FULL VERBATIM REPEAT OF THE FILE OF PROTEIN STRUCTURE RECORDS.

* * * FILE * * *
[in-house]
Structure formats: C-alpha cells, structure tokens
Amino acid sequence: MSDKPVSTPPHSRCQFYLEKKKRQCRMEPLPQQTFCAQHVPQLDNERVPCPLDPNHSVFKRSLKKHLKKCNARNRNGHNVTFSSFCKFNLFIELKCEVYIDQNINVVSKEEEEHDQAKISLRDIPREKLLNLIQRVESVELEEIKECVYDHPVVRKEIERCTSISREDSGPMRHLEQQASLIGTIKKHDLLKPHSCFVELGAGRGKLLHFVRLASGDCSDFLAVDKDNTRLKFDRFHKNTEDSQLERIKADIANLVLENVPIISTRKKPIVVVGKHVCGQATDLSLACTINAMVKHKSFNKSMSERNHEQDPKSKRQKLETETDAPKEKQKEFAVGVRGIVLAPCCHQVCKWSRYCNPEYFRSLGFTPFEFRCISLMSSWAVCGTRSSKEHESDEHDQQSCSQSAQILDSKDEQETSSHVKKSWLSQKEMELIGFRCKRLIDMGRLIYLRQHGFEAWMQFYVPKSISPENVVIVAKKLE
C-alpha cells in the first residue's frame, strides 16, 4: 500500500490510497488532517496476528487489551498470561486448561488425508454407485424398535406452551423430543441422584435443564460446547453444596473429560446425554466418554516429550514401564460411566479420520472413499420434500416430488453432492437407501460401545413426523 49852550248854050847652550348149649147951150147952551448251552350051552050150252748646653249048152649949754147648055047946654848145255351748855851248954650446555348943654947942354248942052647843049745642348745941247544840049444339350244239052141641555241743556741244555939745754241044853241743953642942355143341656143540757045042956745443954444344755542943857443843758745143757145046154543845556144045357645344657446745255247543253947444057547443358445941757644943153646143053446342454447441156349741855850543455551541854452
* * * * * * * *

[in-house]
Structure formats: C-alpha cells, structure tokens
Amino acid sequence: MSDKPVSTPPHSRCQFYLEKKKRQCRMEPLPQQTFCAQHVPQLDNERVPCPLDPNHSVFKRSLKKHLKKCNARNRNGHNVTFSSFCKFNLFIELKCEVYIDQNINVVSKEEEEHDQAKISLRDIPREKLLNLIQRVESVELEEIKECVYDHPVVRKEIERCTSISREDSGPMRHLEQQASLIGTIKKHDLLKPHSCFVELGAGRGKLLHFVRLASGDCSDFLAVDKDNTRLKFDRFHKNTEDSQLERIKADIANLVLENVPIISTRKKPIVVVGKHVCGQATDLSLACTINAMVKHKSFNKSMSERNHEQDPKSKRQKLETETDAPKEKQKEFAVGVRGIVLAPCCHQVCKWSRYCNPEYFRSLGFTPFEFRCISLMSSWAVCGTRSSKEHESDEHDQQSCSQSAQILDSKDEQETSSHVKKSWLSQKEMELIGFRCKRLIDMGRLIYLRQHGFEAWMQFYVPKSISPENVVIVAKKLE
C-alpha cells in the first residue's frame, strides 16, 4: 500500500490510497488532517496476528487489551498470561486448561488425508454407485424398535406452551423430543441422584435443564460446547453444596473429560446425554466418554516429550514401564460411566479420520472413499420434500416430488453432492437407501460401545413426523 49852550248854050847652550348149649147951150147952551448251552350051552050150252748646653249048152649949754147648055047946654848145255351748855851248954650446555348943654947942354248942052647843049745642348745941247544840049444339350244239052141641555241743556741244555939745754241044853241743953642942355143341656143540757045042956745443954444344755542943857443843758745143757145046154543845556144045357645344657446745255247543253947444057547443358445941757644943153646143053446342454447441156349741855850543455551541854452